Are We Connected?
I’ve often written about how we are all connected—all humanity by DNA, many of us by culture, some of us by more personal values, a few of us by familiarity. Acknowledging that fact has been an ongoing effort for me, both intellectually (easy) and emotionally (not so easy sometimes). Fewer people feel like me to me than my idealism would like to claim.
A woman spoke to me in a restaurant recently. "Are you French?" she asked as she cleared dishes from our table. "I was just wondering, because I was in Europe last year, and you just look as though you might be French."
"No," I answered, "I’m an American—I don’t even speak French." I admit I was flattered. As we continued small talk, I asked her where she was from. Her accent and dark complexion suggested "Latin America."
"I’m from Costa Rica," she told me. "I’ve been here for about four years. Is this your family here?" She gestured at the group seated around the four tables that had been pushed together for the occasion.
"Yes, my family."
"You have a very nice family." She smiled and rolled her cart away.
Again, I felt flattered. I looked around at the fourteen people in "my family." My son Phil sat next to me and his wife next to him; my wife, Judith, was on my other side. At the far end of the clustered tables sat seven people I had never met before. We were together for an informal celebration—the engagement of my granddaughter Stephanie to the young man she has been living with for the past half year or so. His mother, sister and brother, and several friends of the couple made up the "other side" of my family. Stephanie and Charles were planning a trip the following weekend to be married. They had already moved into an apartment and had put some furniture on layaway. Stephanie’s three-year-old son, Dorrion, from a previous relationship, was off visiting relatives in Indiana.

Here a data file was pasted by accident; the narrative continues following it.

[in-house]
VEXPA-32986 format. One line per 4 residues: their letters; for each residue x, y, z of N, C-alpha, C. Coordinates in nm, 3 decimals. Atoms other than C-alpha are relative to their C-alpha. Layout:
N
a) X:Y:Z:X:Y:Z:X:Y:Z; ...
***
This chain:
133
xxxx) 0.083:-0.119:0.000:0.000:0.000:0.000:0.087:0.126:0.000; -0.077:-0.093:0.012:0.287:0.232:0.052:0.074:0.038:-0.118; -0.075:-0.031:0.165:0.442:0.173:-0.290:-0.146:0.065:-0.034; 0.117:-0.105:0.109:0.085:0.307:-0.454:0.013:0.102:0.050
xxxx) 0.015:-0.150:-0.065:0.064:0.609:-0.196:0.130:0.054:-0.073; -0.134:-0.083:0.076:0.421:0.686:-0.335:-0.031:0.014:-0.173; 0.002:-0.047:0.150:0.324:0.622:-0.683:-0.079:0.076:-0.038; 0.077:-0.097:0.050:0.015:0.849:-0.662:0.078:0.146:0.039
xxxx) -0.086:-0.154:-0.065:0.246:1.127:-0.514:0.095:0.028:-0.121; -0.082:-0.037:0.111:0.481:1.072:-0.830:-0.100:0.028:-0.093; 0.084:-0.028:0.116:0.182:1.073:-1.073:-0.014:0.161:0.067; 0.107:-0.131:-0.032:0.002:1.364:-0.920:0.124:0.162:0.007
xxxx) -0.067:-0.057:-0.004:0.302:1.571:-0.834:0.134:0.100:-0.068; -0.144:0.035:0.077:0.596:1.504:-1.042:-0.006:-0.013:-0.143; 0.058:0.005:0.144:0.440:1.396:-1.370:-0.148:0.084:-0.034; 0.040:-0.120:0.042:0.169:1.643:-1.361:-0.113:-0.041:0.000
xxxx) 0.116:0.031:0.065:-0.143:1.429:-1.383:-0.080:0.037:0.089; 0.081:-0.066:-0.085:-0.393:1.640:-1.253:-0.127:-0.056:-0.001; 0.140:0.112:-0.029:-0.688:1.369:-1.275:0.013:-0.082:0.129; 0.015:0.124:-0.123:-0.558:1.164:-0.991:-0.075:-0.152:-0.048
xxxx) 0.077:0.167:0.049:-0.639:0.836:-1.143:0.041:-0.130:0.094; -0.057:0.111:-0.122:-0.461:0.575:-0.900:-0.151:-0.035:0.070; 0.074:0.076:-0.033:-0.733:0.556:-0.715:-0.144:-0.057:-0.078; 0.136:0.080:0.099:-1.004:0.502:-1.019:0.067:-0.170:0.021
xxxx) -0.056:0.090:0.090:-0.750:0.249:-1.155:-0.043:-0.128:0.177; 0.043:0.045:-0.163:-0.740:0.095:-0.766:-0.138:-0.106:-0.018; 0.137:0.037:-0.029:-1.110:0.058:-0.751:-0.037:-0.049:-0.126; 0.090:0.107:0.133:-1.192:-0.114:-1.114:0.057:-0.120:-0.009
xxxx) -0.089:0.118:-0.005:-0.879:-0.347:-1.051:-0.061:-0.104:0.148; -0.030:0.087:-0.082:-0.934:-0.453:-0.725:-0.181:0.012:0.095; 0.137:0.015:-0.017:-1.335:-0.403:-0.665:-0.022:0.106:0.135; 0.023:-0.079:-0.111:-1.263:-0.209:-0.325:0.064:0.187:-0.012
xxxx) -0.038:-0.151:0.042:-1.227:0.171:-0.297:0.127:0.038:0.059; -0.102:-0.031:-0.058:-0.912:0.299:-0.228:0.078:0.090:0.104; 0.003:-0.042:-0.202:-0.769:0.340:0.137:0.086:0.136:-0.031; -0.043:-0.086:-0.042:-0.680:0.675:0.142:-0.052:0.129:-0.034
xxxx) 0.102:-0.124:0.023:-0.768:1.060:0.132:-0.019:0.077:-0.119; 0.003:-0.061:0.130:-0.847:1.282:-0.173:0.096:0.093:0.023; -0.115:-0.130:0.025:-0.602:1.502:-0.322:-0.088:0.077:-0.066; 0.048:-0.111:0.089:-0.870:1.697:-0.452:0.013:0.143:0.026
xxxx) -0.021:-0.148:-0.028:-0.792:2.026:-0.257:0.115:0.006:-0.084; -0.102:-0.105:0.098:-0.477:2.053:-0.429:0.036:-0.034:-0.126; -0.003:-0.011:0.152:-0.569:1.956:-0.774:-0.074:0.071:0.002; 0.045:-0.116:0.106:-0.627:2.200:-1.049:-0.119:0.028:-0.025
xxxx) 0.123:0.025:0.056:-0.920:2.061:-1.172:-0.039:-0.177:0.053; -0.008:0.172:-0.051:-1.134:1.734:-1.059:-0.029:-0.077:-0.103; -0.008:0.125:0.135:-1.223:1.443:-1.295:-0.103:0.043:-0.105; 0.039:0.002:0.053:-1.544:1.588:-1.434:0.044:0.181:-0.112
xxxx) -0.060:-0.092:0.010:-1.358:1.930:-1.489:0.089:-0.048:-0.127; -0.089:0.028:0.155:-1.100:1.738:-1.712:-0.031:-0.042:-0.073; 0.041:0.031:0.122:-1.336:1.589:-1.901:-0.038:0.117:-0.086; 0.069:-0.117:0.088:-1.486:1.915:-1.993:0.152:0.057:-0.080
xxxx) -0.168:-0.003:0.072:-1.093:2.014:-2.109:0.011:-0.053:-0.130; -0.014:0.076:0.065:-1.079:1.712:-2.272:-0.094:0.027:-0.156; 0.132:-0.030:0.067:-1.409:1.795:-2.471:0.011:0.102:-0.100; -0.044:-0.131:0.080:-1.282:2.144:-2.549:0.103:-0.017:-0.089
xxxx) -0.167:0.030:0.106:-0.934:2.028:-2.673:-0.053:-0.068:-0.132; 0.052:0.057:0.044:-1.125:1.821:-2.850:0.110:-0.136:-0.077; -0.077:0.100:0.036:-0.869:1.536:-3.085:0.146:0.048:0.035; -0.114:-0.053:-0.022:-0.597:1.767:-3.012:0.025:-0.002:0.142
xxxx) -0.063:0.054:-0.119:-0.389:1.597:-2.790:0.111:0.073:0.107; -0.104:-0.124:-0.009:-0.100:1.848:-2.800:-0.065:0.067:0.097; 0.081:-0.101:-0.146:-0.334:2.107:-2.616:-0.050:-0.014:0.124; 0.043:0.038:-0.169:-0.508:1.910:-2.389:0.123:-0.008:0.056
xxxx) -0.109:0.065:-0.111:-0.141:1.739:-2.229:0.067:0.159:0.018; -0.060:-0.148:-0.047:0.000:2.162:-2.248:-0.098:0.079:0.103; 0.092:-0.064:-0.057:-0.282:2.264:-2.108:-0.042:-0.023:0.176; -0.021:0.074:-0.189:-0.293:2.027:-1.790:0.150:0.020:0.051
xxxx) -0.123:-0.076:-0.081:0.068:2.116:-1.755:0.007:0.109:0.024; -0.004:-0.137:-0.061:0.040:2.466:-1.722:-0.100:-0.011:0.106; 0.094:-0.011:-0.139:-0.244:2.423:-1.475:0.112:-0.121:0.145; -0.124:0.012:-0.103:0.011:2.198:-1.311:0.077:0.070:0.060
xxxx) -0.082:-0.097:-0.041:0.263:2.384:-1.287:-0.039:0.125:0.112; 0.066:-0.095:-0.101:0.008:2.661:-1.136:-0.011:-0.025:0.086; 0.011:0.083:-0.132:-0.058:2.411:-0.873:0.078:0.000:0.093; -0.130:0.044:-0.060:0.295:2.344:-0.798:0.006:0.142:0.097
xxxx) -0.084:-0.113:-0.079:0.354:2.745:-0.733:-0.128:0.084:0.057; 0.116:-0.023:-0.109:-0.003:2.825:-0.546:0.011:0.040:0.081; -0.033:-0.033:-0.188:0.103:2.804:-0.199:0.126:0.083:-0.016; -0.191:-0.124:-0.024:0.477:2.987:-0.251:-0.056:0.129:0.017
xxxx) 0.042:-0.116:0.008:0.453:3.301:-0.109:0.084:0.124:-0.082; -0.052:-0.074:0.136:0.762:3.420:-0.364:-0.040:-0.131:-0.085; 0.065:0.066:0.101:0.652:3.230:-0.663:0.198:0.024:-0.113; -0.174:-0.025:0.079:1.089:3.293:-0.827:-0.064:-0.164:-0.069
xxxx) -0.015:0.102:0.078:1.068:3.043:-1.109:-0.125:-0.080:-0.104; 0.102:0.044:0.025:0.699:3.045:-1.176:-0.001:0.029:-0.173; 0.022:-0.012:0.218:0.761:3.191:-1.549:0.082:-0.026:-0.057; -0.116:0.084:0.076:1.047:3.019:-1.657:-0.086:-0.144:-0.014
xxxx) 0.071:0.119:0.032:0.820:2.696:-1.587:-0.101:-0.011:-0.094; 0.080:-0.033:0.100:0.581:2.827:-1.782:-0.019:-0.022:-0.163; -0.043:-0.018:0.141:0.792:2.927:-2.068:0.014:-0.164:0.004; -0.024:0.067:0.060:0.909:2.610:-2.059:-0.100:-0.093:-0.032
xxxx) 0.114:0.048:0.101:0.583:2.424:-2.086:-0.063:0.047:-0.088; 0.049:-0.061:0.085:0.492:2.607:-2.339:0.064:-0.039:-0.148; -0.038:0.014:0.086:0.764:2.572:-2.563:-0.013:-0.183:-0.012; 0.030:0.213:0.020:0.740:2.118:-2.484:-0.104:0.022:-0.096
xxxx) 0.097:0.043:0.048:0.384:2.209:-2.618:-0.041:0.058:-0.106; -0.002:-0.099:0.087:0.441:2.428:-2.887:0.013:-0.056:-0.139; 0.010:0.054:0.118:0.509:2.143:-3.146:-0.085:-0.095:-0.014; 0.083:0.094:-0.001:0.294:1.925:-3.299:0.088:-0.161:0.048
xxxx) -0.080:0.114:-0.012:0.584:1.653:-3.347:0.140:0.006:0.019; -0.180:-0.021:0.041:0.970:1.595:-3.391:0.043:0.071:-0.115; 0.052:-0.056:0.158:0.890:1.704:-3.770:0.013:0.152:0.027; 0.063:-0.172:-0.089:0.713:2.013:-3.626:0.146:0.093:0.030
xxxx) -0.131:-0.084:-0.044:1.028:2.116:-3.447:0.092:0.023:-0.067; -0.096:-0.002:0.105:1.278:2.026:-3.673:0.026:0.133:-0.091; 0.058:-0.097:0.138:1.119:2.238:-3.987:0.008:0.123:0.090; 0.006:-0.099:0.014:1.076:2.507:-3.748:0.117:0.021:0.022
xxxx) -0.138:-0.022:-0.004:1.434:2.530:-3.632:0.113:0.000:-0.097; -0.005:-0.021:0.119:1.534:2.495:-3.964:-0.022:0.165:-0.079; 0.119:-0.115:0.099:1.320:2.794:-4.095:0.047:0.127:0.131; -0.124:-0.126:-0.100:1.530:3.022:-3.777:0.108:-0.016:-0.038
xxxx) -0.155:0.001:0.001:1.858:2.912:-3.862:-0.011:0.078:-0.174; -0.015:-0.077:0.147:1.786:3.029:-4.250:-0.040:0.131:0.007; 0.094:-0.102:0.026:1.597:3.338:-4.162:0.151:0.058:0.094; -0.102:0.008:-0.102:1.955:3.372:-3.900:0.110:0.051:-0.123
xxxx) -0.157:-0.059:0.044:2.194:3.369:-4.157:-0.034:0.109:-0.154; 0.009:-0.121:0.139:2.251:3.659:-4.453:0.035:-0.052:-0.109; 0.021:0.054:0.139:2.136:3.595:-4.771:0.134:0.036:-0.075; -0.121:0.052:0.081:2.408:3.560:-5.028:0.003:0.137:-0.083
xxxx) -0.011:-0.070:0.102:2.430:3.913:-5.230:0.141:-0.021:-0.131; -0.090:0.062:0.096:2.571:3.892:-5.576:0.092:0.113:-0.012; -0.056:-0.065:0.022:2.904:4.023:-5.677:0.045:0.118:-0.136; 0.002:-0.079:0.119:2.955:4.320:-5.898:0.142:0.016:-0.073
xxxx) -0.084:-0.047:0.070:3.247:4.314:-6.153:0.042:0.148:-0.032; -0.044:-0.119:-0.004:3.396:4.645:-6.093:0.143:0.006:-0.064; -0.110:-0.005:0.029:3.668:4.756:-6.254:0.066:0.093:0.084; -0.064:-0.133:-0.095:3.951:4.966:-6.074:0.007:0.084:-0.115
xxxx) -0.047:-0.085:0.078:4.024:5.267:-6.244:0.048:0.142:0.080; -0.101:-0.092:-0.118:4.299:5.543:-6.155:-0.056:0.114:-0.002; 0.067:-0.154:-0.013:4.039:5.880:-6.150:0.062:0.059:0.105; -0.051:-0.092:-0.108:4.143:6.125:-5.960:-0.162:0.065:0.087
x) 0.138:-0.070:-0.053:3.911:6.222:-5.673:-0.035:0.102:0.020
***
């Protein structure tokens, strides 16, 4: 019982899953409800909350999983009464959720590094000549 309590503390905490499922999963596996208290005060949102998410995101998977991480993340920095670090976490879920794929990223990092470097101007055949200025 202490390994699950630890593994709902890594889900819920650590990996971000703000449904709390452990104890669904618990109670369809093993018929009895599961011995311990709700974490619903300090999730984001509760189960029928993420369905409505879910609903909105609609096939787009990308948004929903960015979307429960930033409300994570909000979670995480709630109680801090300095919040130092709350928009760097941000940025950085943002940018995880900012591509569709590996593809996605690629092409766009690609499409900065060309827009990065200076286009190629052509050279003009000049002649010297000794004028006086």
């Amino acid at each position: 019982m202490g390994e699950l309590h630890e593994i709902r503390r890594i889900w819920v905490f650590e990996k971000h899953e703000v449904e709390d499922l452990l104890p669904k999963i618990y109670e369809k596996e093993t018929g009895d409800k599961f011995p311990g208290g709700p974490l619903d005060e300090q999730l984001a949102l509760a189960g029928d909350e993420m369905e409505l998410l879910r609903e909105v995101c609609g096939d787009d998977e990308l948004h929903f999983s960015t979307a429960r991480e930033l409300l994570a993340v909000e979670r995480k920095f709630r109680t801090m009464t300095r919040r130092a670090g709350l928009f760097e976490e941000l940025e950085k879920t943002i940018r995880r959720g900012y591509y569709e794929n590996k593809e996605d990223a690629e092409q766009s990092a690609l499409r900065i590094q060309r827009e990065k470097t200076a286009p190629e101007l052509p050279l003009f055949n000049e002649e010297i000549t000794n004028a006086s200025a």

Charles had greeted me with a strong hug when he arrived. His brown head was shaved smooth, and his body was that of an athlete. I’d heard from Stephanie some years ago that he had once dreamed of playing pro football. They had been friends since high school. He had gone to California for a time, but now here he was, accepting the life and responsibilities of family. My first impression of him was good—as much as we can tell about people across the chasm of fifty years in age, and the other chasm of racial and cultural differences.
It’s difficult for me to approach people, even many that I have known for years. I was grateful that Charles didn’t have the same problem. Instead of awkwardly trying to engage in conversation with these strangers, I spent the time after our meal taking photographs of the people around the tables. When it was all over, there was a general shaking of hands, and another big hug from Charles, as we went our separate ways.
Later, of course, I wished I had pushed myself to get to know these people and to share more actively in the conversations. Most—the young people, I realized—seemed to have a good time. Charles’s mother was reserved, but she shook hands and wished us a good day when she left. She has an emotional stake in this newly solidified relationship, larger even than my son’s. No doubt her dreams for her son have included more than a youthful marriage and struggles to make ends meet. At one time, I heard, there was talk of medical school for Charles.
This morning, looking at the photographs I took that day, I thought of how distant I feel in some ways from that life my granddaughter has become immersed in. She and I share a lot of affection even though our visits are only occasional. Stephanie seemed at home among those people and comfortable being the only white face among all that mahogany. It’s easy to say—and inadequate—that the color of skin makes no difference. Still, it’s not the color; it’s the cultural differences that matter most. To me personally, it’s whether or not I feel accepted by someone that determines my comfort level around them. I’m pretty sure the other people were feeling at least some of the same thing.